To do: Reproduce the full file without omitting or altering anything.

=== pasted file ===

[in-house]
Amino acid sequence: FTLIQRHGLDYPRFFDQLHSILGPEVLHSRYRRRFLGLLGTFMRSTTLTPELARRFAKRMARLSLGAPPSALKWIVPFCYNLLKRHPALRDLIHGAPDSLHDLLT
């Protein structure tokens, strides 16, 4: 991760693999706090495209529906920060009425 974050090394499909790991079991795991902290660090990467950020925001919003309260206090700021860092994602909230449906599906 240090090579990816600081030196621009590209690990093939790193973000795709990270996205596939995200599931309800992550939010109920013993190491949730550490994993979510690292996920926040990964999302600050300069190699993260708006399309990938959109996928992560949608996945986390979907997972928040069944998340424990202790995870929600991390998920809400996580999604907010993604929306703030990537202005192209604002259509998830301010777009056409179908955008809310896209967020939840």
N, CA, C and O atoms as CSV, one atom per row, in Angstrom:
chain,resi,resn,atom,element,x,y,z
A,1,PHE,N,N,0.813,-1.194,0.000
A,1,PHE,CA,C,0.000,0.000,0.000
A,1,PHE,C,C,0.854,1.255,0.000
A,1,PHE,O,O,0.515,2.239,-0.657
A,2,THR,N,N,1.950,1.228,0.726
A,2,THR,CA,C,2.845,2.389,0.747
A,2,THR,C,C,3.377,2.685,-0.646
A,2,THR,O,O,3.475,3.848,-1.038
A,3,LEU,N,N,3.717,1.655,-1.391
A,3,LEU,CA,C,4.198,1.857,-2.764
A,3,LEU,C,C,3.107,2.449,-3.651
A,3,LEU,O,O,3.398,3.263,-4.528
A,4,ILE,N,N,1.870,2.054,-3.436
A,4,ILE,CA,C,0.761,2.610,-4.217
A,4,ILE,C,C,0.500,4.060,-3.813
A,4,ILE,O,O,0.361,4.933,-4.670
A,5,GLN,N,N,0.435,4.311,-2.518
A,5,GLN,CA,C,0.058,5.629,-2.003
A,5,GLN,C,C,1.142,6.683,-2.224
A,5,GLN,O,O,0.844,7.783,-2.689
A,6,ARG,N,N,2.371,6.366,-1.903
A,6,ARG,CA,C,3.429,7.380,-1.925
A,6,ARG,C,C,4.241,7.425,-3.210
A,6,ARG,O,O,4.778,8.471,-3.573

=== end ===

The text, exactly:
[in-house]
Amino acid sequence: FTLIQRHGLDYPRFFDQLHSILGPEVLHSRYRRRFLGLLGTFMRSTTLTPELARRFAKRMARLSLGAPPSALKWIVPFCYNLLKRHPALRDLIHGAPDSLHDLLT
């Protein structure tokens, strides 16, 4: 991760693999706090495209529906920060009425 974050090394499909790991079991795991902290660090990467950020925001919003309260206090700021860092994602909230449906599906 240090090579990816600081030196621009590209690990093939790193973000795709990270996205596939995200599931309800992550939010109920013993190491949730550490994993979510690292996920926040990964999302600050300069190699993260708006399309990938959109996928992560949608996945986390979907997972928040069944998340424990202790995870929600991390998920809400996580999604907010993604929306703030990537202005192209604002259509998830301010777009056409179908955008809310896209967020939840």
N, CA, C and O atoms as CSV, one atom per row, in Angstrom:
chain,resi,resn,atom,element,x,y,z
A,1,PHE,N,N,0.813,-1.194,0.000
A,1,PHE,CA,C,0.000,0.000,0.000
A,1,PHE,C,C,0.854,1.255,0.000
A,1,PHE,O,O,0.515,2.239,-0.657
A,2,THR,N,N,1.950,1.228,0.726
A,2,THR,CA,C,2.845,2.389,0.747
A,2,THR,C,C,3.377,2.685,-0.646
A,2,THR,O,O,3.475,3.848,-1.038
A,3,LEU,N,N,3.717,1.655,-1.391
A,3,LEU,CA,C,4.198,1.857,-2.764
A,3,LEU,C,C,3.107,2.449,-3.651
A,3,LEU,O,O,3.398,3.263,-4.528
A,4,ILE,N,N,1.870,2.054,-3.436
A,4,ILE,CA,C,0.761,2.610,-4.217
A,4,ILE,C,C,0.500,4.060,-3.813
A,4,ILE,O,O,0.361,4.933,-4.670
A,5,GLN,N,N,0.435,4.311,-2.518
A,5,GLN,CA,C,0.058,5.629,-2.003
A,5,GLN,C,C,1.142,6.683,-2.224
A,5,GLN,O,O,0.844,7.783,-2.689
A,6,ARG,N,N,2.371,6.366,-1.903
A,6,ARG,CA,C,3.429,7.380,-1.925
A,6,ARG,C,C,4.241,7.425,-3.210
A,6,ARG,O,O,4.778,8.471,-3.573